Intellectual Ventures Creates a New Kind of Market from Scratch: Tales From the Wild West Era of Patents
[Updated at 9:35 a.m. with a correction, see Page 2.]Don Merino used to be the guy sitting across the table when someone went to Intel looking to sell a patent—sometimes he dealt with inventors, but a lot of times it was patent lawyers. Merino liked to say the job was about dealing with “random $40 million events.” It was hard to know when, but eventually, a company would find itself in a must-have position for intellectual property.
So when Merino joined longtime colleague Peter Detkin at Nathan Myhrvold’s Intellectual Ventures, the Bellevue, WA-based patent licensing company and invention incubator, Merino had a pretty good idea of the inefficiencies in the patent market. And that’s what he and Intellectual Ventures have set out to get rid of.
Not everyone is a fan of that work. There’s been plenty of ink spilled over whether Myhrvold’s firm is simply a “patent troll” on steroids, seeking mostly to profit from the ownership of ideas that it isn’t actually using. Myhrvold himself offered a defense of the company’s vision for a new “invention capital” industry last year in Harvard Business Review, keying on the idea that his work could lead to a better way of financing inventions. The company also sees itself as cutting down the cost of dealing with intellectual property conflicts for businesses.
Wherever you fall on that discussion, I’d say Merino’s stories are a pretty fascinating instant business history. It really is kind of mind-boggling that in the 21st century, with everything good and bad that modern finance has been able to conjure up, there was an unquestionably valuable asset being traded in a market that was still relatively wild, highly illiquid, and unpredictable.
As one of the key people helping Intellectual Ventures build up its massive trove of patents, Merino has been on the front lines of its mission to create a new kind of market for intellectual property. Merino is now the company’s senior vice president of licensing, spending a lot of time in Asia. When he started in early 2004, the company had been around for a few years, but had only recently corralled enough capital to bankroll large-scale patent acquisitions.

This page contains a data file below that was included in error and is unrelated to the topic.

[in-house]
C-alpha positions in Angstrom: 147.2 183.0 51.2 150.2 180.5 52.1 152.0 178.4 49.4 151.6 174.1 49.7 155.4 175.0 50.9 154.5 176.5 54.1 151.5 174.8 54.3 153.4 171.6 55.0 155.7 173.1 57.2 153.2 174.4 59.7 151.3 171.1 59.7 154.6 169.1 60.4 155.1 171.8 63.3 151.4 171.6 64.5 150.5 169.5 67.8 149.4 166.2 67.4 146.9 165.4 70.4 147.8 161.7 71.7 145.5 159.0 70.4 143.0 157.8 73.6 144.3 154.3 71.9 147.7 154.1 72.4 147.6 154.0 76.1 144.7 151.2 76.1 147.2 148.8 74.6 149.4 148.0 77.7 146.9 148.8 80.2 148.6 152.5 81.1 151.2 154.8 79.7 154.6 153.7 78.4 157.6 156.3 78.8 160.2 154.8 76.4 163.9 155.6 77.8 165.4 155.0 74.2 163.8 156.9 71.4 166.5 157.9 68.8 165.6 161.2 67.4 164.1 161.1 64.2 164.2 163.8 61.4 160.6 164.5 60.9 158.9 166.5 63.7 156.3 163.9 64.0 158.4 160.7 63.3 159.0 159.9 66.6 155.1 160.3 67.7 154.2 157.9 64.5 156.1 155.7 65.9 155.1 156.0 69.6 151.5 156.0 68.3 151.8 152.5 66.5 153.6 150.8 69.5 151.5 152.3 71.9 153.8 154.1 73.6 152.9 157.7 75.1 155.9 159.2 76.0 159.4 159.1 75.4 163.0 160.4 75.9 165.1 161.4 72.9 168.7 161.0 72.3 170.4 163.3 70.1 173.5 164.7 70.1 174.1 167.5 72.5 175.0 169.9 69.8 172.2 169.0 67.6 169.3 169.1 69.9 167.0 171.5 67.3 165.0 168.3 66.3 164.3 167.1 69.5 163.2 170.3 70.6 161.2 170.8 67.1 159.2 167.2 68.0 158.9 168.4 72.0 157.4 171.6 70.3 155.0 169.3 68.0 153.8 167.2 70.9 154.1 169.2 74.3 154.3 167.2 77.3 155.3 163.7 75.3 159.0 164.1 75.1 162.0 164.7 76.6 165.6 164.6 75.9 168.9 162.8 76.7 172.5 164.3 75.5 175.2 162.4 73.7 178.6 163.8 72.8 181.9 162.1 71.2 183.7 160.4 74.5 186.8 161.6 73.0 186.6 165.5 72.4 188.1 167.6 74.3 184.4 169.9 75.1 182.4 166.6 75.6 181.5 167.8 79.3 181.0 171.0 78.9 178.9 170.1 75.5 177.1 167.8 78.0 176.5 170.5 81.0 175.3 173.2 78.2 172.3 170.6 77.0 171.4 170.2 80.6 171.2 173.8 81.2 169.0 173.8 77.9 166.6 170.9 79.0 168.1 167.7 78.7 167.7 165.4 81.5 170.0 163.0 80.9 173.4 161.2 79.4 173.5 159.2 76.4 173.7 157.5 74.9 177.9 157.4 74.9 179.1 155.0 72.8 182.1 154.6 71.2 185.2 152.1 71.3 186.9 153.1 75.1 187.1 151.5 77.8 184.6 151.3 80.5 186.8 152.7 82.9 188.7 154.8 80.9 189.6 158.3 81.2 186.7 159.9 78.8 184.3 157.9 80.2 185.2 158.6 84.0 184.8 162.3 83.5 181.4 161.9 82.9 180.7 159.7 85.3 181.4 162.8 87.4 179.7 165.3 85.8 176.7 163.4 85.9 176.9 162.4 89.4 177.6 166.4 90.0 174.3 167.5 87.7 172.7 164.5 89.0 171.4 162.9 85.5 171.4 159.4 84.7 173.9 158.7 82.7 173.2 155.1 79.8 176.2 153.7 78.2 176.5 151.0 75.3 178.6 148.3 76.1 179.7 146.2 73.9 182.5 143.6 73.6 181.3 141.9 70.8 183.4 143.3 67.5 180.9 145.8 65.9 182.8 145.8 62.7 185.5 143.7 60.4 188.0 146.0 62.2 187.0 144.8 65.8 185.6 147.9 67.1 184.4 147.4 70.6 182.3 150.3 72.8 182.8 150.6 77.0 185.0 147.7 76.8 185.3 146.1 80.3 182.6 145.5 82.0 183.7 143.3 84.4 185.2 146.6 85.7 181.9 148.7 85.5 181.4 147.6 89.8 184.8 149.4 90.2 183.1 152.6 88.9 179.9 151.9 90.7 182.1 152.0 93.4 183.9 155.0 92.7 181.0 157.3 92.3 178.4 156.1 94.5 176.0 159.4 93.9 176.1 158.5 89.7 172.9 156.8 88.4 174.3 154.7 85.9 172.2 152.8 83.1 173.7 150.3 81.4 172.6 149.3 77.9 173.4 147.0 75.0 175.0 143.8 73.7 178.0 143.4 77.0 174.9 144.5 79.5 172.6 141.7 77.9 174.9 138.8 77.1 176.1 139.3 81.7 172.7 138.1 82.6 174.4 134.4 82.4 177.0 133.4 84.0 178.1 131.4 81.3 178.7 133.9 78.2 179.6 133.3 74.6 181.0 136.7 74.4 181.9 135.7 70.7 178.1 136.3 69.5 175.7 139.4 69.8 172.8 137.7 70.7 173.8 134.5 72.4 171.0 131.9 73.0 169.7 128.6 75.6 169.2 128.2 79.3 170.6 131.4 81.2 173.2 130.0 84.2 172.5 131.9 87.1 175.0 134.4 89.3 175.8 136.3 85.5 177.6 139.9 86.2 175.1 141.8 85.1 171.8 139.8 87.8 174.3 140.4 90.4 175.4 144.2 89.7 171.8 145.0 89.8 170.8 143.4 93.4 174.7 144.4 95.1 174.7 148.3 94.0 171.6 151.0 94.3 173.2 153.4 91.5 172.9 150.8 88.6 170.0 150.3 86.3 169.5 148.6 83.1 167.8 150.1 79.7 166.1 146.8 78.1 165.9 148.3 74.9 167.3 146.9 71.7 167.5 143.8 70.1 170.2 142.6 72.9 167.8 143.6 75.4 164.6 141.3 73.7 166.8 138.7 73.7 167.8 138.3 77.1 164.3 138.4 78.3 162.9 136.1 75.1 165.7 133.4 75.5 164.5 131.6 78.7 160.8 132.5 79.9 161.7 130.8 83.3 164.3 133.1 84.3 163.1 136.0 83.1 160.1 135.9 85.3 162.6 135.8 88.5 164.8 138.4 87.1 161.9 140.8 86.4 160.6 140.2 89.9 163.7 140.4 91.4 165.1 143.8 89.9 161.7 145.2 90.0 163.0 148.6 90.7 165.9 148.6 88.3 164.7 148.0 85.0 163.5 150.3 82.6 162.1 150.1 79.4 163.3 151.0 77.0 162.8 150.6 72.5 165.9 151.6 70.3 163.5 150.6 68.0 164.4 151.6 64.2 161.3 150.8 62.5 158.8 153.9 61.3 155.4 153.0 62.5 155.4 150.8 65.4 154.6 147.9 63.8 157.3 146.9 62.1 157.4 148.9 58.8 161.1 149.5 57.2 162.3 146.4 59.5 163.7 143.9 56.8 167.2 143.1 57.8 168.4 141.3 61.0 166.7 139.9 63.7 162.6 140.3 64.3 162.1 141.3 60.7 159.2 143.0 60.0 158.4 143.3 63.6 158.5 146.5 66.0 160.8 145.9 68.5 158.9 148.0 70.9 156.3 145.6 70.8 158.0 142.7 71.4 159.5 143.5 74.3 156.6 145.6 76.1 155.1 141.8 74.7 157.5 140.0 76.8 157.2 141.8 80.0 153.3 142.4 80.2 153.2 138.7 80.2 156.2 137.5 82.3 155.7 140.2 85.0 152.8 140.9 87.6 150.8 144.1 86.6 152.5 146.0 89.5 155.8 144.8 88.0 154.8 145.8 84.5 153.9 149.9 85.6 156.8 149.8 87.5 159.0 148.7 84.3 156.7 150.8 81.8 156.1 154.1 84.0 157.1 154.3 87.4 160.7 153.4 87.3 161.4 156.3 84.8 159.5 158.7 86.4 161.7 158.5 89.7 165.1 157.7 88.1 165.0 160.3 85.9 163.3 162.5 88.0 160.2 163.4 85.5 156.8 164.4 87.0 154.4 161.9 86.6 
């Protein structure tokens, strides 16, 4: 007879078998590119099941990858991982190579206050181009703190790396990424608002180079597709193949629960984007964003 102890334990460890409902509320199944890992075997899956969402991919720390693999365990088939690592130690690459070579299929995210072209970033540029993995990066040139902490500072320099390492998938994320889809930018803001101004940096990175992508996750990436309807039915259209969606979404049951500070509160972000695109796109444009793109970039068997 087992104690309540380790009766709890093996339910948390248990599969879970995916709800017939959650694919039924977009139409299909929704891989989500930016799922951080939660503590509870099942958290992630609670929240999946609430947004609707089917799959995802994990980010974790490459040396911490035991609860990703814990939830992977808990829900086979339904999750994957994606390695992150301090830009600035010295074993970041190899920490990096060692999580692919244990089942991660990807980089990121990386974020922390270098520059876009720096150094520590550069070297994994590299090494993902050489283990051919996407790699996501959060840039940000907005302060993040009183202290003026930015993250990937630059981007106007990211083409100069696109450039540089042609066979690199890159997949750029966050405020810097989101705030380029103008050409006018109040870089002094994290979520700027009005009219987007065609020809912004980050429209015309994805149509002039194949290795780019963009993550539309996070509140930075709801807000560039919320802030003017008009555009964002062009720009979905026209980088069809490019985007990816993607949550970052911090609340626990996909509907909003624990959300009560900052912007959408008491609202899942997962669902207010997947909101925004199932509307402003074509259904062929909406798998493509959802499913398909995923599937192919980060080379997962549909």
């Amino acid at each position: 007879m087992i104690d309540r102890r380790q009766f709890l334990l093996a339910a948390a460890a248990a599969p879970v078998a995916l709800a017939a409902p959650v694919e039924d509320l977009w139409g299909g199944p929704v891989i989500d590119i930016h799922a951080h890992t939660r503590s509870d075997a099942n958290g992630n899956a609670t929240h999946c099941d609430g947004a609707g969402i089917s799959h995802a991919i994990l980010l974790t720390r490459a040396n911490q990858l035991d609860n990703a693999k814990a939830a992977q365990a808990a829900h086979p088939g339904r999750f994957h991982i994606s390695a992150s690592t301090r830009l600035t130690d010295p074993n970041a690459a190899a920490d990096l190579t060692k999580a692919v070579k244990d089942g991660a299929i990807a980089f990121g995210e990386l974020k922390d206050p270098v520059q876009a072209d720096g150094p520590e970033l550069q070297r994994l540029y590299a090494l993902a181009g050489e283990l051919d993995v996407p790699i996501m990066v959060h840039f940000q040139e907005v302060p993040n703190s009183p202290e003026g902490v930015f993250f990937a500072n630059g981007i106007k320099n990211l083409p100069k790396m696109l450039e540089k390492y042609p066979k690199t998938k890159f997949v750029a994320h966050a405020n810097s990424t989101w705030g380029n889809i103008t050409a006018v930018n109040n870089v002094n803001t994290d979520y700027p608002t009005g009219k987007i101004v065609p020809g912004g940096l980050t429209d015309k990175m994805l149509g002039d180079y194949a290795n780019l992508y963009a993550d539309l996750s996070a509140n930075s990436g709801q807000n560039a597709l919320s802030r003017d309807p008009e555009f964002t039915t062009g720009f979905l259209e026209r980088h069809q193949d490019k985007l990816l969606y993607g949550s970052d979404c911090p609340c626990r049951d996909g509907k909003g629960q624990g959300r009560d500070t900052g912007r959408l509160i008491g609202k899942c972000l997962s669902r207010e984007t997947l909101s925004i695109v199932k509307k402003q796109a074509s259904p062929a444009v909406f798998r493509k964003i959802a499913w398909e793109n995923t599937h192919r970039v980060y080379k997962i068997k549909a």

“The question was, were we going to be able to get to critical mass? When I showed up there was $150 million committed to the fund, and I remember Nathan one time grabbing me and saying, ‘You know, Don, it’d be so great if we could buy 3,000 patents over the next couple of years and spend the $150 million we have.’
“About a year later I came back and said OK, I spent the $150 million, Nathan. Now what?” Merino says with a big laugh. “So we went from $150 million to $1.5 billion in the first fund, between basically 2004 to 2008. It was a bit of a rocket ride, needless to say. We did about 1,200 deals in the first fund, and I personally did about half of them. “
Merino sees some comparison in the problem of dealing real estate in the frontier days of the American West. It was hard to know who owned what, where the boundaries were, and how valuable the land was. In modern times, land boundaries and values have all been sorted out and there are plenty of people to assess and document the history of those assets, everywhere from the local county courthouse to Zillow.com. But there is nowhere near that much transparency for patents—or at least, there wasn’t.
“One of the very simple things that we ended up having to do in the buying was understand if the person selling the IP to us actually owned it or not. There’s no title companies in IP. And IP lawyers … Next Page »